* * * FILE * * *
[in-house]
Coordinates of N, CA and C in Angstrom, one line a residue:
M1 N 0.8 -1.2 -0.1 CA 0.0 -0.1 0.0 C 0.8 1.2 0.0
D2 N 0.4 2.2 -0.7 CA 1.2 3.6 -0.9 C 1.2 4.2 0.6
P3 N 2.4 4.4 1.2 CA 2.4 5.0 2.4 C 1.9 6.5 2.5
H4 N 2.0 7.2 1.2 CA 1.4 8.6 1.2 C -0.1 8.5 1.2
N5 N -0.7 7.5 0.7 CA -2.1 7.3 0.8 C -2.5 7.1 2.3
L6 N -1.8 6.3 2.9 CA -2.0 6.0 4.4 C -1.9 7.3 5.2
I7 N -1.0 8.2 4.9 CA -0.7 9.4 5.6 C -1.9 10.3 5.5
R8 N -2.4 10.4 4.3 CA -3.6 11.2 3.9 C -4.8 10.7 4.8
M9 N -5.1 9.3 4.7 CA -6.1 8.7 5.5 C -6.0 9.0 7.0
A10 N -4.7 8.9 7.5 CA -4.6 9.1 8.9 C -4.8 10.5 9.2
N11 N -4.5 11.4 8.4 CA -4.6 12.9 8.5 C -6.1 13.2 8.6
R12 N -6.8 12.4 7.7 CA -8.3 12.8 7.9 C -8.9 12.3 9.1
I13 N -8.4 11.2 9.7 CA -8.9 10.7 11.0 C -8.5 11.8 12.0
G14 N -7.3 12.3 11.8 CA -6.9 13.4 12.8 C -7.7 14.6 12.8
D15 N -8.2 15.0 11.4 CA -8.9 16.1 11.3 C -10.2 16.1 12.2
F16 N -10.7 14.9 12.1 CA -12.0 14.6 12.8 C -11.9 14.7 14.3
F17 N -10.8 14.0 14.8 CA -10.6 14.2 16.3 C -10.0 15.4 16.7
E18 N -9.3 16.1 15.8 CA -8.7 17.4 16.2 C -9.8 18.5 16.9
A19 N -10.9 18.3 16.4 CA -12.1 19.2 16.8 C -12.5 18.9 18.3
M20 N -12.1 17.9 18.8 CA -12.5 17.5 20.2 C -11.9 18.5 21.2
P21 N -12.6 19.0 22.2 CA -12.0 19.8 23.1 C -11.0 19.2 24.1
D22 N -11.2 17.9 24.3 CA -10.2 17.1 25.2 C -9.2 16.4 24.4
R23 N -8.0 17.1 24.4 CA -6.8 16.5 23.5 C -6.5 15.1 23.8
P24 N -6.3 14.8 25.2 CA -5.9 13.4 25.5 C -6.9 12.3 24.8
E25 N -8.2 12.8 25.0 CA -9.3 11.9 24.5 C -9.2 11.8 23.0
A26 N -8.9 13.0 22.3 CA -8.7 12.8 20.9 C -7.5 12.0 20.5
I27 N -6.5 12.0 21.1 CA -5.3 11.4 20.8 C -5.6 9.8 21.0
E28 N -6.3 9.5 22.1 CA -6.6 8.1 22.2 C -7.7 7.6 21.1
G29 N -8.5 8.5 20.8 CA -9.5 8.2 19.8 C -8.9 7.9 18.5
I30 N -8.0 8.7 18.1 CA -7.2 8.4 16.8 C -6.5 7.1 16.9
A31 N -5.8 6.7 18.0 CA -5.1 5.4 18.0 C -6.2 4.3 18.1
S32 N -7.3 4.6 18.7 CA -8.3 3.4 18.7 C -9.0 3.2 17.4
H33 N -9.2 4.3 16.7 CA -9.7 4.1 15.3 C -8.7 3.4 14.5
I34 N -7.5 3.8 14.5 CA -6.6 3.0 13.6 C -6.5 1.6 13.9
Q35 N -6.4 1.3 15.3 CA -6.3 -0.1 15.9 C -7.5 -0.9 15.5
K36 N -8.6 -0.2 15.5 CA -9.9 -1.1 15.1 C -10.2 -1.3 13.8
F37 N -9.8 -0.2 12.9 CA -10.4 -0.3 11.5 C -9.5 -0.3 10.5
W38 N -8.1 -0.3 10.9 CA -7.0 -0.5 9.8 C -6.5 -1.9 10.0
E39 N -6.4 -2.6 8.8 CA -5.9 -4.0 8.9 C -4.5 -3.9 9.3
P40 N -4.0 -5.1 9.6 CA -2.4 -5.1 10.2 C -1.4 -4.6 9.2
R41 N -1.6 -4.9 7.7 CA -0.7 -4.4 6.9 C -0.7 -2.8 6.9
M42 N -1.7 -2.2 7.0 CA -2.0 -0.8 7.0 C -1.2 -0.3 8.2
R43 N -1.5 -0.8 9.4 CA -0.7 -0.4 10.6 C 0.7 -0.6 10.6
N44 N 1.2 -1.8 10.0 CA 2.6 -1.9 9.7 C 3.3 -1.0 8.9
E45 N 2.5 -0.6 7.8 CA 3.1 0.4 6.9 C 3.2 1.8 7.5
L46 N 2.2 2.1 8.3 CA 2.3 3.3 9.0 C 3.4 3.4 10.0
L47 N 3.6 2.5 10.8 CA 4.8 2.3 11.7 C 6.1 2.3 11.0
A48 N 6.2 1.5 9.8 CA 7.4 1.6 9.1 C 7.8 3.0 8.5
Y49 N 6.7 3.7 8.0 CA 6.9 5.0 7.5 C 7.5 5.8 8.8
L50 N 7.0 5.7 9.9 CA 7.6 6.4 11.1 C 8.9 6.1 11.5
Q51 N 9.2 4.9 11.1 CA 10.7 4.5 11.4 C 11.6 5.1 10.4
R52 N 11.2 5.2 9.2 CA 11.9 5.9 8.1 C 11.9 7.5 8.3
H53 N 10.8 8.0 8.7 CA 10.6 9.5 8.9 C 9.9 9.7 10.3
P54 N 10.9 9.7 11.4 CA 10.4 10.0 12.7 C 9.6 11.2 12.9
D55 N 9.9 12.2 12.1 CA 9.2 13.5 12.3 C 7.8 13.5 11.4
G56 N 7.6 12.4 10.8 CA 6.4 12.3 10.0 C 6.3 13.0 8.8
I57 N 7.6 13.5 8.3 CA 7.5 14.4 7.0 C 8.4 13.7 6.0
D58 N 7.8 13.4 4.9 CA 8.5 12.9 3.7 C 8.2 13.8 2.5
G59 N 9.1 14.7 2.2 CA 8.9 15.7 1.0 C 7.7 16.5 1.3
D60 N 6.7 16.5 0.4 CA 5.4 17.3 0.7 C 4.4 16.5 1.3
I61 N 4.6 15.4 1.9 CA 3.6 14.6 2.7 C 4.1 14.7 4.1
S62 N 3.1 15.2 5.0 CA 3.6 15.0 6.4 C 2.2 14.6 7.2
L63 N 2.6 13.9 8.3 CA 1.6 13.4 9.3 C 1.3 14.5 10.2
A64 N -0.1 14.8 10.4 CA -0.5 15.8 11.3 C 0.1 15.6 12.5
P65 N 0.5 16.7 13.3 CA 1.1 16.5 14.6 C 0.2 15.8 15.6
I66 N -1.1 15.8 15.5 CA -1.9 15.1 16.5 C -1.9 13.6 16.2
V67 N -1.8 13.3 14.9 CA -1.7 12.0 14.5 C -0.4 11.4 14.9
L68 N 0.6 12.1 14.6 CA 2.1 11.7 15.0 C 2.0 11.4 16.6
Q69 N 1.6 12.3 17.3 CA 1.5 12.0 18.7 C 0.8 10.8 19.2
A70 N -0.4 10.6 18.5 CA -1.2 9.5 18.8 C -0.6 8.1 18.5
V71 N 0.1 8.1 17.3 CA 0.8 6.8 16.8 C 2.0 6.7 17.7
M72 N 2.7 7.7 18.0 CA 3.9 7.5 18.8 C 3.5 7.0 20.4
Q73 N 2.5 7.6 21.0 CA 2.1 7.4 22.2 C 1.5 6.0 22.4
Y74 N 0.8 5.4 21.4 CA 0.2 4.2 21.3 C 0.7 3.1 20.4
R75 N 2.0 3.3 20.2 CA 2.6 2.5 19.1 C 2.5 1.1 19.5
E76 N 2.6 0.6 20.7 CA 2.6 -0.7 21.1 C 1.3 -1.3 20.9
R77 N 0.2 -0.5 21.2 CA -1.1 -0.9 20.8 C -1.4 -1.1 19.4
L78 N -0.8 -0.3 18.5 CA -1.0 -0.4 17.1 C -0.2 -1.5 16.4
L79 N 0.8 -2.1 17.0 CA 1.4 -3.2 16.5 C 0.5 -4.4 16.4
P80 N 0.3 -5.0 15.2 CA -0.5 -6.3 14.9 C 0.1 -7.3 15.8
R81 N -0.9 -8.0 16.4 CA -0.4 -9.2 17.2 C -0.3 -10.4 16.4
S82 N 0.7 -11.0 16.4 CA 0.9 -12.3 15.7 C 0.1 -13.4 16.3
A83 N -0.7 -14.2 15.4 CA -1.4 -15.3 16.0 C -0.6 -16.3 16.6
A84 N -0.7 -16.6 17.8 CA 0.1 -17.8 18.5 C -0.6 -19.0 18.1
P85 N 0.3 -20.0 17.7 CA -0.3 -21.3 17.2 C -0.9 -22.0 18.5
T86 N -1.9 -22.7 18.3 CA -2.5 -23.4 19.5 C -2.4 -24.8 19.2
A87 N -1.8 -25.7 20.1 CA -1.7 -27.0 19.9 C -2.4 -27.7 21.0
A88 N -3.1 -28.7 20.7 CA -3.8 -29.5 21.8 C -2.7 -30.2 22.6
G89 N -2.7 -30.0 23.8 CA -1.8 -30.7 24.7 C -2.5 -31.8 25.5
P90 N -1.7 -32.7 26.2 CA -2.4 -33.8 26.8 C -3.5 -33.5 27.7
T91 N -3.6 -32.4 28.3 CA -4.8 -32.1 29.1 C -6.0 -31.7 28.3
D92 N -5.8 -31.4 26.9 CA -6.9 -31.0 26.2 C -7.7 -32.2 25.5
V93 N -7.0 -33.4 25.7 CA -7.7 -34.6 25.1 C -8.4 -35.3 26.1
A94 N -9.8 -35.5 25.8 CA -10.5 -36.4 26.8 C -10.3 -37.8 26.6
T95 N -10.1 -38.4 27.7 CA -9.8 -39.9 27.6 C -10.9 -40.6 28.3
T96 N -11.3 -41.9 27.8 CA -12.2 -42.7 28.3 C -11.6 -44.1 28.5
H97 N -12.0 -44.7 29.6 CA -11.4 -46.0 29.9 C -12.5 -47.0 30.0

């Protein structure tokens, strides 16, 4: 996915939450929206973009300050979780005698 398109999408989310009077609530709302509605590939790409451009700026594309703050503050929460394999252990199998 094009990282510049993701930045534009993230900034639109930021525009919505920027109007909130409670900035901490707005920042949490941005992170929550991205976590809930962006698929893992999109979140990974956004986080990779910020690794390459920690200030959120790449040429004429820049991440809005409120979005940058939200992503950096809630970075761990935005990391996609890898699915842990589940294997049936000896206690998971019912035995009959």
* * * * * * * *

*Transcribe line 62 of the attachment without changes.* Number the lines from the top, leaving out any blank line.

D60 N 6.7 16.5 0.4 CA 5.4 17.3 0.7 C 4.4 16.5 1.3